You instruct the web turtle to move, turn and draw things on the screen by placing commands in the text field and then clicking the "Draw It!" button. The screen will be updated with the new image, and your program will be in the text field again.
Place one command per line in the text field and the turtle will follow your commands one by one. (Automatic looping and subroutines are available, explained later).
Note: you can have blank lines and can place spaces before commands (indenting them) to make your program more readable.
The easiest way is to learn by example. A number of pre-written programs are available on the Examples page. When you begin with an example, the drawing will appear, and the pre-written program will be in the text field. Change things around and then click "Draw It" to see the results. If you made a mistake, you can always change it back or click your "BACK" button.
General movement in a turtle-based drawing environment uses the idea of direction and motion. The turtle is facing a certain direction and you can tell it to turn around or move forward or backward.
Additional commands in Web Turtle allow you to point the turtle to a certain angle, regardless of which way it's pointing, return it to it's "home" starting position, and remember and return to where it was.
Move the turtle forward pixels pixels in the direction it's pointing.
Rotate the turtle degrees degrees to the right
Rotate the turtle degrees degrees to the left
Rotate the turtle so it's facing degrees degrees. (0 is right, 90 is up, -90 or 270 is down, 180 is left.)
Return the turtle to the center ("home") position and face it 90 degrees (up).
This tells the turtle to make a note of its current location and direction. You can remember more than one place- the latest place remembered will be used when using "GOBACK" (below), followed by the next latest place, and so on.
This transports the turtle to its most recently "REMEMBERed" spot.
This is similar to the "GOBACK" command, in that the most recently "REMEMBERed" spot is discarded; however, the turtle does not move.
Web Turtle drawing gives you features like pen color, pen thickness and even transparency control (how dark to color over the existing image).
Move the turtle forward pixels pixels, leaving a trail (line) on the screen.
This lets you set the color that the turtle draws with. You can also specify "+1", "+2", etc. or "-1", "-2", etc. to change the color relative to what it is now.
See the Color Table.
Set the thickness of the lines the turtle draws. You can also specify "+1", "+2", etc. or "-1", "-2", etc. to increase or decrease the thickness relative to what it is now.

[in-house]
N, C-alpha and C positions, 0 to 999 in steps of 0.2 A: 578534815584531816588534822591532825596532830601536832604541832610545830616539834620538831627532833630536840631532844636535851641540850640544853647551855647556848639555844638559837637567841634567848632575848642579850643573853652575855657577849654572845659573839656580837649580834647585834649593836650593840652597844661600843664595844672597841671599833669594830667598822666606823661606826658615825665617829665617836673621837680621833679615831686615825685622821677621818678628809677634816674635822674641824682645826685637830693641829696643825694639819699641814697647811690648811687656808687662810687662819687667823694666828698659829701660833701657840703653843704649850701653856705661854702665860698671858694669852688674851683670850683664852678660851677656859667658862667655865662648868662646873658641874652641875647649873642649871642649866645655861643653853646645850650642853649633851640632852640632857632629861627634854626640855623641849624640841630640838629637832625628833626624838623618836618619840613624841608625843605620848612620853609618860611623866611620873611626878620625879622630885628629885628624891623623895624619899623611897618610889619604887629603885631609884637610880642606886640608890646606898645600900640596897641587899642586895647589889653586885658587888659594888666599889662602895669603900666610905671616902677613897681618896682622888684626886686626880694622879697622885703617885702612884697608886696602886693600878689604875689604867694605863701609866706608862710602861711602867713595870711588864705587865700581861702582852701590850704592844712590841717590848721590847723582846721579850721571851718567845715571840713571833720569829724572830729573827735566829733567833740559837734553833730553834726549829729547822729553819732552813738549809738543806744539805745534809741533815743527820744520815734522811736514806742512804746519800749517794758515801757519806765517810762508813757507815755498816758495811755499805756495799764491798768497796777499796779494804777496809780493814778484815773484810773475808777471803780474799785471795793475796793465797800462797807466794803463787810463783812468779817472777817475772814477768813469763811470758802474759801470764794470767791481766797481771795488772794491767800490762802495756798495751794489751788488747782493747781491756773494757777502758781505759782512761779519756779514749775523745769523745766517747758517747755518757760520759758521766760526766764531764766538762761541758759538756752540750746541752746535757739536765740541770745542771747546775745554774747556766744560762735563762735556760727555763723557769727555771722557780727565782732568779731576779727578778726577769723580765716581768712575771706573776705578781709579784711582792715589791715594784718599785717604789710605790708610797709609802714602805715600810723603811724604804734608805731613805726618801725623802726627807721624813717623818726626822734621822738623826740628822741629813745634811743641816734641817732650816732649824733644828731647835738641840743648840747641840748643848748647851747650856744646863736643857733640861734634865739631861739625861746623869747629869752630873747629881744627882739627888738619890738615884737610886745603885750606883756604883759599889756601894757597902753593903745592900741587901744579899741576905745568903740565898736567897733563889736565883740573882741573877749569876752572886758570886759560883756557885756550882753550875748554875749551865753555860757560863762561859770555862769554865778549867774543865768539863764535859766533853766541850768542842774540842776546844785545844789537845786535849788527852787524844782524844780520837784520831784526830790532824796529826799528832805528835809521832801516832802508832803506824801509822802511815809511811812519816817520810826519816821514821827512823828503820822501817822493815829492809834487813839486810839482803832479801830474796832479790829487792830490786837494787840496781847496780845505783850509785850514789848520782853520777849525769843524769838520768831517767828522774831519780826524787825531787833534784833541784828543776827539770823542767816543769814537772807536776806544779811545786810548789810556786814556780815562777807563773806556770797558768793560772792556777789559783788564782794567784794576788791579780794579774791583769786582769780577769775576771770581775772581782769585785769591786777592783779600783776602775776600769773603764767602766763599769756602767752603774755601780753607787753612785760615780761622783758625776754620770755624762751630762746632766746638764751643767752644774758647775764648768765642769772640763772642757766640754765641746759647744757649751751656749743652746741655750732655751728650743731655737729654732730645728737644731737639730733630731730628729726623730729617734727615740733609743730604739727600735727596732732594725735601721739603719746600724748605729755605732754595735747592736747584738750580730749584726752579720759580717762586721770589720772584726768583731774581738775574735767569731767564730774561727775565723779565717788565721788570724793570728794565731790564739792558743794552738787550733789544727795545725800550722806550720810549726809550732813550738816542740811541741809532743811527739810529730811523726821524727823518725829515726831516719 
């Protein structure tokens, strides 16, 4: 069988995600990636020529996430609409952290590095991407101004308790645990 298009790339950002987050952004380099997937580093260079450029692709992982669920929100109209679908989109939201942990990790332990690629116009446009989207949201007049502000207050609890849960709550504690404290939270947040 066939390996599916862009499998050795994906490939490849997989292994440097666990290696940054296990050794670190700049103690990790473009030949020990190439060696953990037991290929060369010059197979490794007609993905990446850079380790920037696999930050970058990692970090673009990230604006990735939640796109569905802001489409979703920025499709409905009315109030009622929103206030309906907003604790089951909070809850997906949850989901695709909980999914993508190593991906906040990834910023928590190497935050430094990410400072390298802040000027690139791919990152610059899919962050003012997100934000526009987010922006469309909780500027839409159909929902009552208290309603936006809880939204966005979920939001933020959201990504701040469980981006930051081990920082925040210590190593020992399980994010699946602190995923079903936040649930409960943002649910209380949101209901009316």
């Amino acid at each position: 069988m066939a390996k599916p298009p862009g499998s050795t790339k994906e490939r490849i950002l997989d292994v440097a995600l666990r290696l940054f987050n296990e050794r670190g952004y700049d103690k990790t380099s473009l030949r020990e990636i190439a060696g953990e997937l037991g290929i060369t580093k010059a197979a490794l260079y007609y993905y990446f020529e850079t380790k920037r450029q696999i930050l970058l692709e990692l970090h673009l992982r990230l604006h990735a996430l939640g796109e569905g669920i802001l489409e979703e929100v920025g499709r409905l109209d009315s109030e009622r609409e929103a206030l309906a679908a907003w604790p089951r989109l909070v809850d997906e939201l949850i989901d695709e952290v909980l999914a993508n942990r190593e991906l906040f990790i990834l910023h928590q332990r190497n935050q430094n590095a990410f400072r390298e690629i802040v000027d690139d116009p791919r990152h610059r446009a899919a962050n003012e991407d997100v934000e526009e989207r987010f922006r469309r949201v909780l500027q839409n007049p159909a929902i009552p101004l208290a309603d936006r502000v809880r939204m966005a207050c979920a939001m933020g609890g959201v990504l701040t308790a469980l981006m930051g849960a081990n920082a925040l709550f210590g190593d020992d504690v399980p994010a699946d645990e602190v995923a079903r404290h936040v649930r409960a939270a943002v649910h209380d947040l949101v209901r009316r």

Set the transparency of the lines the turtle draws. 0 transparency means the line is drawn dark (any lines you draw over are replaced). 100 means the line you draw is invisible. You can also specify "+1", "+2", etc. or "-1", "-2", etc. to increase or decrease the transparency.
You can even draw text with Web Turtle! Standard (upright) text as well as angled text rendering is available.
To print variables (numeric variables
Use this to draw upright text at the position of the turtle. The turtle is not moved.
PRINT Hello World!
This draws text at the angle the turtle is pointing, and it moves the turtle forward as it draws. It's like drawing lines out of words!
$Z), use the new "
PRINTVAR" command. (There's currently no support for TURTLEPRINT-style variable printing; sorry!)
It's extremely useful to be able to repeat a set of commands a number of times. To draw a square, for example, you repeat the set of commands: "draw a line and turn right 90 degrees" four times.
An example of using "REPEAT."
This tells the turtle to repeat all of the commands between here and the command "NEXT" iterations times. You can even "nest" other "REPEAT...NEXT" loops within a "REPEAT...NEXT" loop!
This tells the turtle to go back to the "REPEAT" and repeat the commands, unless it's already done that iterations times.
You can create complicated drawing routines (like one to draw a square, for example) and access them many different times in your program by turning them into a "subroutine." Subroutines are like small programs within a program.
An example of creating subroutines.
This tells the turtle that the subroutine called label begins here.
Use "GO" to tell the turtle to "jump" into the subroutine called label and execute the commands in there.
This tells the turtle to "jump" back out of the current subroutine and continue what it was doing.
This stops the turtle and shows you the image.